Two weeks in stitches (and let me tell you that healing process wasn’t easy for us!) and my girl was back to normal. Running, jumping, playing like she’s always had three legs. I couldn’t be more proud of her!
We just took our first beach trip since the accident and she was able to run as fast as she did with four legs. Not to mention the extra attention three legged dogs get! My goodness!! I had an incredibly strong support system as well and everyone around me knew I made the right decision for her. My family, friends, and everyone I work with we’re heartbroken that I had to make that decision. Everyone in my life knows how important Romy is to me and how much I love and adore her! Having that support is what got me through this in one piece!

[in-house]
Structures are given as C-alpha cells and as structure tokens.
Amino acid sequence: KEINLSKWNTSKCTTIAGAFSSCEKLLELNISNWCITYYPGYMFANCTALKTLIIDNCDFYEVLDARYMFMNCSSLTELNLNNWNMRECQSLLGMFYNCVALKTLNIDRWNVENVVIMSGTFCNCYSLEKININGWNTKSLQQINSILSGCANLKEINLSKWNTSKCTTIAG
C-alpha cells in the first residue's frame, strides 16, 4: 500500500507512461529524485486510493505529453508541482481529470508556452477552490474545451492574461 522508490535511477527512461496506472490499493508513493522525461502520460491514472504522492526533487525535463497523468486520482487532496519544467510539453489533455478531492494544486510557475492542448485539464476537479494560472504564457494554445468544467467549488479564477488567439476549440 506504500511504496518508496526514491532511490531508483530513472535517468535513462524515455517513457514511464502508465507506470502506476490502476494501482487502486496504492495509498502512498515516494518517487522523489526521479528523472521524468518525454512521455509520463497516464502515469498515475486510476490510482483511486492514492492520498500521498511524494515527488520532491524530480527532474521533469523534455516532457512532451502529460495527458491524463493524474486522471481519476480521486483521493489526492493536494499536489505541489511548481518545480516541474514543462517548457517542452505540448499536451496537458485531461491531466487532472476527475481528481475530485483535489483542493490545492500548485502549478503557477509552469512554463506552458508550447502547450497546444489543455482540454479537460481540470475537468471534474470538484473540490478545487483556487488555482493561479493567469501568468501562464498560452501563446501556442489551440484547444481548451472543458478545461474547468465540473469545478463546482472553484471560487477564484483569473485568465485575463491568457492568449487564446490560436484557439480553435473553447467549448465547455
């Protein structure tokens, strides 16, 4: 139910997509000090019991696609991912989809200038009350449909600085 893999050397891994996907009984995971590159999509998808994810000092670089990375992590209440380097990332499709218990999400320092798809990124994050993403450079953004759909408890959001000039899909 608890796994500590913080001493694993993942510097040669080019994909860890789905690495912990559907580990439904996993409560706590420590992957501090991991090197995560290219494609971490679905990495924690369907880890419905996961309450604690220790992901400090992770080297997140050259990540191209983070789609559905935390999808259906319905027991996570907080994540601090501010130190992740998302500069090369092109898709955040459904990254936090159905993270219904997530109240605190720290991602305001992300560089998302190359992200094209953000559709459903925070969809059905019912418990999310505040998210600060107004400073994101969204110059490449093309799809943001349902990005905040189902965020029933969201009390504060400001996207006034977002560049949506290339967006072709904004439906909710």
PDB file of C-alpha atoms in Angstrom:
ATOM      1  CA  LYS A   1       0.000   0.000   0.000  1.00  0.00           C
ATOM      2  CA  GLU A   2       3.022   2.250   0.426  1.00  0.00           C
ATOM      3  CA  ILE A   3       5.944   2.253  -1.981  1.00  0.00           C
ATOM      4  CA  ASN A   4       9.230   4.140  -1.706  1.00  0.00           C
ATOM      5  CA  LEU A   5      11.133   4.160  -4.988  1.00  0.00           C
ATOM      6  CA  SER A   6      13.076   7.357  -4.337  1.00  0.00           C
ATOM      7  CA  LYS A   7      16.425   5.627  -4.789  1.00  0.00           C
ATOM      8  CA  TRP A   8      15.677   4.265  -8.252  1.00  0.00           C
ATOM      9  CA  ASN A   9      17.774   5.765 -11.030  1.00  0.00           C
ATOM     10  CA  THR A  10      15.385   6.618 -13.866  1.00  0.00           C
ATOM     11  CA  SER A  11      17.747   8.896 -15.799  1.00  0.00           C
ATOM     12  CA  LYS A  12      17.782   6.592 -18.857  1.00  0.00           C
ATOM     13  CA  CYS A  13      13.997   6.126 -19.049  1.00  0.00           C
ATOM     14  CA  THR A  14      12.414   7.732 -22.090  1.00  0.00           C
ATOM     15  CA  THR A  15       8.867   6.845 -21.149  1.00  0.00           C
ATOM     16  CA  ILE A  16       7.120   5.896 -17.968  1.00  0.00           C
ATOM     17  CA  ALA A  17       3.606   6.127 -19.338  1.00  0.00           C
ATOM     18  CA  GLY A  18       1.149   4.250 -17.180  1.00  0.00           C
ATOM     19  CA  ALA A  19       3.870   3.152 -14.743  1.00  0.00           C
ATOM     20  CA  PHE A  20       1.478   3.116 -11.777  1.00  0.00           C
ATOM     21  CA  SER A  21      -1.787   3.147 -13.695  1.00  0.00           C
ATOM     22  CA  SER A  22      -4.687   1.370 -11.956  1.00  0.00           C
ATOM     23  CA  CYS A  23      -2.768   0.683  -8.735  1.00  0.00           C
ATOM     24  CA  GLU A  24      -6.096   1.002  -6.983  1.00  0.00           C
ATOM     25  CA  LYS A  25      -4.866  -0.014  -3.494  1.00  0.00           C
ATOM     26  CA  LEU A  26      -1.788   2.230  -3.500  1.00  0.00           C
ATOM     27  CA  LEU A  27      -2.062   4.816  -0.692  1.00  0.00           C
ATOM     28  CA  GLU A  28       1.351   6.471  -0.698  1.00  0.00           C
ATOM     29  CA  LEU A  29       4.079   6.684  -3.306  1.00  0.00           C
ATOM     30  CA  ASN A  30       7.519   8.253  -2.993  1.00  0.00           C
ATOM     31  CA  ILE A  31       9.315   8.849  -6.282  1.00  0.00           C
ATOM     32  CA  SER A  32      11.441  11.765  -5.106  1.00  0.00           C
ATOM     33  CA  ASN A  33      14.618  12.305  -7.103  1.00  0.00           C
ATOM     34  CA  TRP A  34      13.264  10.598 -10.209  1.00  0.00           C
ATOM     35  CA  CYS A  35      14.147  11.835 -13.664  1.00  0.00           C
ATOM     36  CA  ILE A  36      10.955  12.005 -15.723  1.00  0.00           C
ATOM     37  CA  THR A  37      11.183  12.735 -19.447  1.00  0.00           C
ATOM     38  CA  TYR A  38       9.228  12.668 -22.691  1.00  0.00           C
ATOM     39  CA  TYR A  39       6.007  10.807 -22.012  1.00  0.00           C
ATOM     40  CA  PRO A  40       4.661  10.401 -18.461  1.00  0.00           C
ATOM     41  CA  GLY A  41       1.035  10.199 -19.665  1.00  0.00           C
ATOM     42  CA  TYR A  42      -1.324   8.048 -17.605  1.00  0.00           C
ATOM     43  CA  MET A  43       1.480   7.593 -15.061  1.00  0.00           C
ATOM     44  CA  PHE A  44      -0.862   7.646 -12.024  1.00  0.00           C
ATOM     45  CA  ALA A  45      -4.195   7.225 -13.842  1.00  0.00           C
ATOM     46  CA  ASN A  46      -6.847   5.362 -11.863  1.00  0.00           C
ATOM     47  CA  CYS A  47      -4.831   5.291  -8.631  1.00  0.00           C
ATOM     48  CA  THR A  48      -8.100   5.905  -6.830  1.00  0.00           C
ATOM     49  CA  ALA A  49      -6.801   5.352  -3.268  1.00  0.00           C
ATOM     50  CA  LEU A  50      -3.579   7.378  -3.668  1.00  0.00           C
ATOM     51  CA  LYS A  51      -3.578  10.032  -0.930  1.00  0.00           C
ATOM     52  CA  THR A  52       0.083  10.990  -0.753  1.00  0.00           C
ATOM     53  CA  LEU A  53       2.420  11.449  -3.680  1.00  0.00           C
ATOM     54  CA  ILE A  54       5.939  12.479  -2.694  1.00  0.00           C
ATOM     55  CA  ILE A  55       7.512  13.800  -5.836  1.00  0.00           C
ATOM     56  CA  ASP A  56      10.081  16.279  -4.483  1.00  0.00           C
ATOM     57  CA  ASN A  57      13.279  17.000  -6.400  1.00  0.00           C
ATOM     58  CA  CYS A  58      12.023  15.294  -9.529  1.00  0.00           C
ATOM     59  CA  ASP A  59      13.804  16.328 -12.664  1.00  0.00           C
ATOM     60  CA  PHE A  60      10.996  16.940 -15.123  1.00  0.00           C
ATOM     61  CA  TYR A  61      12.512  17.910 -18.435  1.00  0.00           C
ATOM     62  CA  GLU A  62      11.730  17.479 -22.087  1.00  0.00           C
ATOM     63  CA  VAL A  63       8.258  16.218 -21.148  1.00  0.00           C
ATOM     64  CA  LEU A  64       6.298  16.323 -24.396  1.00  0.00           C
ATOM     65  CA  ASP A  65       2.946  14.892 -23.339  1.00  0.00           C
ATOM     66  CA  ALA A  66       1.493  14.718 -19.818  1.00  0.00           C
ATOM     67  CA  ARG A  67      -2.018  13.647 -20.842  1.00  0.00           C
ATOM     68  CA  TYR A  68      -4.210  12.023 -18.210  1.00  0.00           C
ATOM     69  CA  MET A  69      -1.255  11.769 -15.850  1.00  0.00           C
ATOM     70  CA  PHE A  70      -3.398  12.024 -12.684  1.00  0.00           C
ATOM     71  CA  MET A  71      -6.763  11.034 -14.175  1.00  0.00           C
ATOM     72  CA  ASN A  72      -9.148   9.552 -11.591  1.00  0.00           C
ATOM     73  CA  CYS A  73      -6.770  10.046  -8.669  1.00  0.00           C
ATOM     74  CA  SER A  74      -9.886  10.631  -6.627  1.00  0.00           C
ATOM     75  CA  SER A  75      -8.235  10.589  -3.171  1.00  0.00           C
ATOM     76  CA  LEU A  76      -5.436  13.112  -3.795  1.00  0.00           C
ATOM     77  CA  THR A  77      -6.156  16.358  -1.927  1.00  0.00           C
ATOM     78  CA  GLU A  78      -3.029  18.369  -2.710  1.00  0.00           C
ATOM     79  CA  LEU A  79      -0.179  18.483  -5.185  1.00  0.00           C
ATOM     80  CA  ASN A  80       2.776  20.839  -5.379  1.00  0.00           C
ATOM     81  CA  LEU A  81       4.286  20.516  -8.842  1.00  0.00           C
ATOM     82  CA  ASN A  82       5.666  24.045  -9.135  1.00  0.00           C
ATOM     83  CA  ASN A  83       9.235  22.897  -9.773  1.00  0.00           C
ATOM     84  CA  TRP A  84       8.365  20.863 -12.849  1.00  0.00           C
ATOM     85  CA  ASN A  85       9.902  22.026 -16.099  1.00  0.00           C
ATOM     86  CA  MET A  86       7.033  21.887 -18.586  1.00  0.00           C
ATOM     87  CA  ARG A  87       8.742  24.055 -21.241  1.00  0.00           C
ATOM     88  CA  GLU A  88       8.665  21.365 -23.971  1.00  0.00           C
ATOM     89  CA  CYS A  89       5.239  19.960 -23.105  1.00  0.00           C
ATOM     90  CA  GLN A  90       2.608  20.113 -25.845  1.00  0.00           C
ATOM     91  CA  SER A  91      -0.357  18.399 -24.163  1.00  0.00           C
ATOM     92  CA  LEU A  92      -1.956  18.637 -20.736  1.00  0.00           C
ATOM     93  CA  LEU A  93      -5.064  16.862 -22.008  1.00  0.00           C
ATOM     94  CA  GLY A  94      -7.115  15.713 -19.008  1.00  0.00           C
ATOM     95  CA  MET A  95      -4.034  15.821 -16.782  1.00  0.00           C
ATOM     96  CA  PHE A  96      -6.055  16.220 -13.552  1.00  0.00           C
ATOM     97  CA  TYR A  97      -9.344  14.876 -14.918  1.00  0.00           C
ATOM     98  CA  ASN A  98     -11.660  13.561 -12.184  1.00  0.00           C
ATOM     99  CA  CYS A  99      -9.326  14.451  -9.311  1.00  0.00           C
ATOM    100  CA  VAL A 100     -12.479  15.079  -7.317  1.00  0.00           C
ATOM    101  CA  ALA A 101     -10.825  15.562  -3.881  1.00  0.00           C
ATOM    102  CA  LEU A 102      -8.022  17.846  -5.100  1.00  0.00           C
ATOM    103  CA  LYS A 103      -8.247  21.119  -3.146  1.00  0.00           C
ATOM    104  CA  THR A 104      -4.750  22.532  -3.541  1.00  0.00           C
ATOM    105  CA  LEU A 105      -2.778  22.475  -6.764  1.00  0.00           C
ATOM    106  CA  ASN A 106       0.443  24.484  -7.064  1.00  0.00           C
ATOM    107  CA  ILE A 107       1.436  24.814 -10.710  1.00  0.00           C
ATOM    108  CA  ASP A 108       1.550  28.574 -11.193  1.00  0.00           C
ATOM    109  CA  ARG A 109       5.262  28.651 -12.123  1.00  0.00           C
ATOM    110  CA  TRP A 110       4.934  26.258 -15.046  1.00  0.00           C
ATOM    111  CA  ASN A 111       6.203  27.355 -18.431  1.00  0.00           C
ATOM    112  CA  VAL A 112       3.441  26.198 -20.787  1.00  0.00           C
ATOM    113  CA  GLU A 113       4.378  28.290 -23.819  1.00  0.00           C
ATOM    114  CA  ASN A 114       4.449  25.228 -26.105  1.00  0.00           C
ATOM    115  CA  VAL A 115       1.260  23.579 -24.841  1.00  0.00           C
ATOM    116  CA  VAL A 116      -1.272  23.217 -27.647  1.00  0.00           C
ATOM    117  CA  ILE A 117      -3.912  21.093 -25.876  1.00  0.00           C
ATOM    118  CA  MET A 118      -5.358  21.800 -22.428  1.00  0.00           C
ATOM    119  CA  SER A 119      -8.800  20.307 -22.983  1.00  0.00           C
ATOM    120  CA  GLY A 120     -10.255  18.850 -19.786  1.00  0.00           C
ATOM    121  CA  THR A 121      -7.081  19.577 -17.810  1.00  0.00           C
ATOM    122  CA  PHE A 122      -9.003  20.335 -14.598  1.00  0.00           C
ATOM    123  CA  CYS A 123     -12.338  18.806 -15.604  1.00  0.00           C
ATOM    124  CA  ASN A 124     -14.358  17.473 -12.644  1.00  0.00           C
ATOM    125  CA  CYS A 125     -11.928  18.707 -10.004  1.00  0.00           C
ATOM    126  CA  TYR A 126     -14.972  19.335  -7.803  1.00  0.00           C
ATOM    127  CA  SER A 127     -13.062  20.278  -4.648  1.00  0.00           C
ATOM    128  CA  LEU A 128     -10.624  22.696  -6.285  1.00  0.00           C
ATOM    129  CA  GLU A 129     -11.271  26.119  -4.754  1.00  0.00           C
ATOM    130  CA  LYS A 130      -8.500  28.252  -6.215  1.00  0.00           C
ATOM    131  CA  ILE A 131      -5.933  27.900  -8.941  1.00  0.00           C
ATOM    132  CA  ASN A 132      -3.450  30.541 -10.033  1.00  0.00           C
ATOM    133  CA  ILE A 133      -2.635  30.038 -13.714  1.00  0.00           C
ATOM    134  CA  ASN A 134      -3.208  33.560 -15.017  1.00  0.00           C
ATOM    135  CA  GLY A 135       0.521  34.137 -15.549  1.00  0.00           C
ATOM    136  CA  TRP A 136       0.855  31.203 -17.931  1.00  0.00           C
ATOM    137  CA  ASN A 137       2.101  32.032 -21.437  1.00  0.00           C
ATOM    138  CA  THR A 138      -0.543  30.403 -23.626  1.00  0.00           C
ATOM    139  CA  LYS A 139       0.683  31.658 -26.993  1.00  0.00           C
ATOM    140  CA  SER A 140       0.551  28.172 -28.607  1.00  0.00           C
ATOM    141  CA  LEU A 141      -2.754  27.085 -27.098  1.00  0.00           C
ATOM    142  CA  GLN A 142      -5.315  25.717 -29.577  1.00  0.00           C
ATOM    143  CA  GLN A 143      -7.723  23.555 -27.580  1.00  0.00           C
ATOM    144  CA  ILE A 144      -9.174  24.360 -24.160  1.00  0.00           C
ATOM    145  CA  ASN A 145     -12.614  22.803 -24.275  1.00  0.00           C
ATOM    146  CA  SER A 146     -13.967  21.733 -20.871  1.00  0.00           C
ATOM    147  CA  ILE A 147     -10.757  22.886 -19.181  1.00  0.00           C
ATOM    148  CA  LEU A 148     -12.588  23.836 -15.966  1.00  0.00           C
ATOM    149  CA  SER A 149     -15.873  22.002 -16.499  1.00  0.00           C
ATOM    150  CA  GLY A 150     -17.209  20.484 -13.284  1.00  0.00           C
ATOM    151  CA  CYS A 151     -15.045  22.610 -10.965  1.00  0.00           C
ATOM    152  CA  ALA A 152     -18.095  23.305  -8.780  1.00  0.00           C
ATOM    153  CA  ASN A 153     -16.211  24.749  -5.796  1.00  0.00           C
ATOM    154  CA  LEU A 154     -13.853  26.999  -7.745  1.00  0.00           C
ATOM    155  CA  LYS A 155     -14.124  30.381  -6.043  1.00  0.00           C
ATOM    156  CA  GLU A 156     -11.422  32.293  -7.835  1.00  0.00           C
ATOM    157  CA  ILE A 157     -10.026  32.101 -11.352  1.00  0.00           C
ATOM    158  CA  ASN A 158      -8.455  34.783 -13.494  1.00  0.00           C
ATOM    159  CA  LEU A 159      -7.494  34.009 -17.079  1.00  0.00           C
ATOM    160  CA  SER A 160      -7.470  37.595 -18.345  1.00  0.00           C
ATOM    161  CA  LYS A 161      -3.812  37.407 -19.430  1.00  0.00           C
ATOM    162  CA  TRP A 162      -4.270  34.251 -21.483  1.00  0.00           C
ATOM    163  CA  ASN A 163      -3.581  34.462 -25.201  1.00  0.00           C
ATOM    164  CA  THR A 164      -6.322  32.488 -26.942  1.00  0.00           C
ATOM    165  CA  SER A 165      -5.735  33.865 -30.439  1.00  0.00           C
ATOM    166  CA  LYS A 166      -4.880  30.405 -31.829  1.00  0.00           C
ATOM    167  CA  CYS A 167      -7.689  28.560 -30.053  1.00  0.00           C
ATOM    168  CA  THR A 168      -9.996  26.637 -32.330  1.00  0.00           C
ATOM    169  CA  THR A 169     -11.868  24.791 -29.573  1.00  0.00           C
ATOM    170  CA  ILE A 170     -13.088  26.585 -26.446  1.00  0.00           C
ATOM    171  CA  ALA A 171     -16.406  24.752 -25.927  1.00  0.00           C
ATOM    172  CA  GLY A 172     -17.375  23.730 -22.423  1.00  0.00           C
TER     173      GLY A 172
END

So now we continue life (3 months after surgery) as a Tripawd and a Tripawd owner. I’m still learning that’s for sure, but they way Romy has recovered and the growth our bond has endured is something incredibly special. I’m thankful every day that she’s still here and back with mom minus one leg.
Thanks for reading this wall of text! It was definitely a five minute time span that changed my entire life!
Your Pet Can Star in Tripawd Tuesday
Each Tuesday, Tripawd dogs, cats and other critters from around the world can enter for a chance to be “Tripawd of the Week.” Just share your Tripawd’s story and you’re entered to win! On every Tuesday of the week, tell us about your three-legged hero. Just follow these easy steps:
- In a short paragraph or two (or longer if you’d like!), describe your three-legged hero’s story.
- Include photos or links to videos already uploaded to YouTube.
- Include a link to your Tripawds Forum topic and/or Tripawds blog, social media handles, etc.
- Email your story and photos to us.
All entries must be received by Saturday at 11:59 pm. One Tripawd story will be selected at random to be featured the following Tuesday.